Abstract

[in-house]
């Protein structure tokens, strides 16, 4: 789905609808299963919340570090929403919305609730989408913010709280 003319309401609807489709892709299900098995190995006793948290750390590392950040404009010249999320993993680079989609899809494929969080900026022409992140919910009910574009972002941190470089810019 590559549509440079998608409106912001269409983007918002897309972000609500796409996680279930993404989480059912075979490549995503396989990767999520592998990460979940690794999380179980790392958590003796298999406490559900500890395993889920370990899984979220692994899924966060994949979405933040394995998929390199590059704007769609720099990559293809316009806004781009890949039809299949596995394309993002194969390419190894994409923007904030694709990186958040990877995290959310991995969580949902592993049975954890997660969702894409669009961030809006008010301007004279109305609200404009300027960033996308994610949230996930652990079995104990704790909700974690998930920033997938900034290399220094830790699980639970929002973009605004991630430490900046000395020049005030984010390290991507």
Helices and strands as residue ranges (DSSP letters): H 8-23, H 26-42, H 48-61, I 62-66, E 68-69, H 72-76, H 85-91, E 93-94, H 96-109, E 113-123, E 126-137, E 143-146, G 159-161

The proto-oncogene c-myc has been identified as an early response gene for erythropoietin (Epo) in transformed murine erythroleukemia cells. Epo activation of c-myc in these cells requires protein kinase C. We now show the fidelity of this signaling pathway in normal erythroid cells isolated from the spleens of phenylhydrazine-treated mice. Mouse spleen cells rich in erythroid progenitors were washed free of endogenous Epo and then incubated in the absence of Epo. Subsequent addition of Epo for 1 hour led to a dramatic elevation of c-myc transcript. Addition of the protein synthesis inhibitor cycloheximide did not prevent the c-myc response, thus identifying c-myc as an Epo early response gene in normal cells. We used this c-myc response as a reporter for signals initiated by the Epo receptor. Using a series of inhibitors with known specificities and established rank-orders of potency for different kinases, we determined that the c-myc response to Epo was blocked with the following rank order: staurosporine much greater than H7 greater than sangivamycin greater than H8. This sequence is identical to that obtained using transformed cells and is diagnostic of a protein kinase C-dependent signal. Because direct activation of protein kinase by phorbol esters does not induce terminal differentiation of normal cells, the pathway to c-myc established by these studies must represent one part of a signal transduction mechanism.

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